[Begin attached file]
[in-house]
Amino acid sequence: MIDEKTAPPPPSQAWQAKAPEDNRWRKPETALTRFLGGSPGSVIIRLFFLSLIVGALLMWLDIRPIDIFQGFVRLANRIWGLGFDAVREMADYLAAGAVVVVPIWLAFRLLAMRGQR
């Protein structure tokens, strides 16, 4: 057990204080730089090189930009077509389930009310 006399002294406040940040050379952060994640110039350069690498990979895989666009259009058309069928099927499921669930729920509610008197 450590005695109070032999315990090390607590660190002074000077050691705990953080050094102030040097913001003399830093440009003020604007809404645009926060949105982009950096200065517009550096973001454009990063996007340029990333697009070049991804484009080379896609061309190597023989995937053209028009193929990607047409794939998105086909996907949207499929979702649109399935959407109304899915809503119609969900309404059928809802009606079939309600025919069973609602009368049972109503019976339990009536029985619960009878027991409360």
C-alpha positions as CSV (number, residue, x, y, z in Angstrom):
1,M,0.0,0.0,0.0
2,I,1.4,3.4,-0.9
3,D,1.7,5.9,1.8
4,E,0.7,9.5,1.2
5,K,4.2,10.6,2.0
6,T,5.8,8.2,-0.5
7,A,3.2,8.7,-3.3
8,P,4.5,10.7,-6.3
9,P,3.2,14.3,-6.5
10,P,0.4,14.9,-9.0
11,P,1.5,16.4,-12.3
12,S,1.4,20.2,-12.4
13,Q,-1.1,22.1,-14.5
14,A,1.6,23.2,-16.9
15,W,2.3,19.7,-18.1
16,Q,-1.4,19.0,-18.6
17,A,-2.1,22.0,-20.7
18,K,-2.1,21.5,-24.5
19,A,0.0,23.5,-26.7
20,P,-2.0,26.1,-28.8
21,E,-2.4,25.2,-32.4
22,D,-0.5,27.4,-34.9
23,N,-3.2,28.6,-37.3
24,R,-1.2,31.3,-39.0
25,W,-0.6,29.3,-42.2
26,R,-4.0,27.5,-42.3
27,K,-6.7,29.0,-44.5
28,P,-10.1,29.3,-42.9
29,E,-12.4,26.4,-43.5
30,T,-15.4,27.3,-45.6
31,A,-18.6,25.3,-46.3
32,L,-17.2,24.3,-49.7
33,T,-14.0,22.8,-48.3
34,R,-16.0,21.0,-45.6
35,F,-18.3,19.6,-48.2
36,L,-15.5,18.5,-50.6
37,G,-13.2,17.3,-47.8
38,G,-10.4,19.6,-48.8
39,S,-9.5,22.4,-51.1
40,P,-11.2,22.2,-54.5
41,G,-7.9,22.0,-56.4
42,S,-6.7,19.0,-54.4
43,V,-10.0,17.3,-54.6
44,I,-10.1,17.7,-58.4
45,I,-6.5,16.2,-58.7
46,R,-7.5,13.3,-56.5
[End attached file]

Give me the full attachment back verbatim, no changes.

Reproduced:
[in-house]
Amino acid sequence: MIDEKTAPPPPSQAWQAKAPEDNRWRKPETALTRFLGGSPGSVIIRLFFLSLIVGALLMWLDIRPIDIFQGFVRLANRIWGLGFDAVREMADYLAAGAVVVVPIWLAFRLLAMRGQR
């Protein structure tokens, strides 16, 4: 057990204080730089090189930009077509389930009310 006399002294406040940040050379952060994640110039350069690498990979895989666009259009058309069928099927499921669930729920509610008197 450590005695109070032999315990090390607590660190002074000077050691705990953080050094102030040097913001003399830093440009003020604007809404645009926060949105982009950096200065517009550096973001454009990063996007340029990333697009070049991804484009080379896609061309190597023989995937053209028009193929990607047409794939998105086909996907949207499929979702649109399935959407109304899915809503119609969900309404059928809802009606079939309600025919069973609602009368049972109503019976339990009536029985619960009878027991409360």
C-alpha positions as CSV (number, residue, x, y, z in Angstrom):
1,M,0.0,0.0,0.0
2,I,1.4,3.4,-0.9
3,D,1.7,5.9,1.8
4,E,0.7,9.5,1.2
5,K,4.2,10.6,2.0
6,T,5.8,8.2,-0.5
7,A,3.2,8.7,-3.3
8,P,4.5,10.7,-6.3
9,P,3.2,14.3,-6.5
10,P,0.4,14.9,-9.0
11,P,1.5,16.4,-12.3
12,S,1.4,20.2,-12.4
13,Q,-1.1,22.1,-14.5
14,A,1.6,23.2,-16.9
15,W,2.3,19.7,-18.1
16,Q,-1.4,19.0,-18.6
17,A,-2.1,22.0,-20.7
18,K,-2.1,21.5,-24.5
19,A,0.0,23.5,-26.7
20,P,-2.0,26.1,-28.8
21,E,-2.4,25.2,-32.4
22,D,-0.5,27.4,-34.9
23,N,-3.2,28.6,-37.3
24,R,-1.2,31.3,-39.0
25,W,-0.6,29.3,-42.2
26,R,-4.0,27.5,-42.3
27,K,-6.7,29.0,-44.5
28,P,-10.1,29.3,-42.9
29,E,-12.4,26.4,-43.5
30,T,-15.4,27.3,-45.6
31,A,-18.6,25.3,-46.3
32,L,-17.2,24.3,-49.7
33,T,-14.0,22.8,-48.3
34,R,-16.0,21.0,-45.6
35,F,-18.3,19.6,-48.2
36,L,-15.5,18.5,-50.6
37,G,-13.2,17.3,-47.8
38,G,-10.4,19.6,-48.8
39,S,-9.5,22.4,-51.1
40,P,-11.2,22.2,-54.5
41,G,-7.9,22.0,-56.4
42,S,-6.7,19.0,-54.4
43,V,-10.0,17.3,-54.6
44,I,-10.1,17.7,-58.4
45,I,-6.5,16.2,-58.7
46,R,-7.5,13.3,-56.5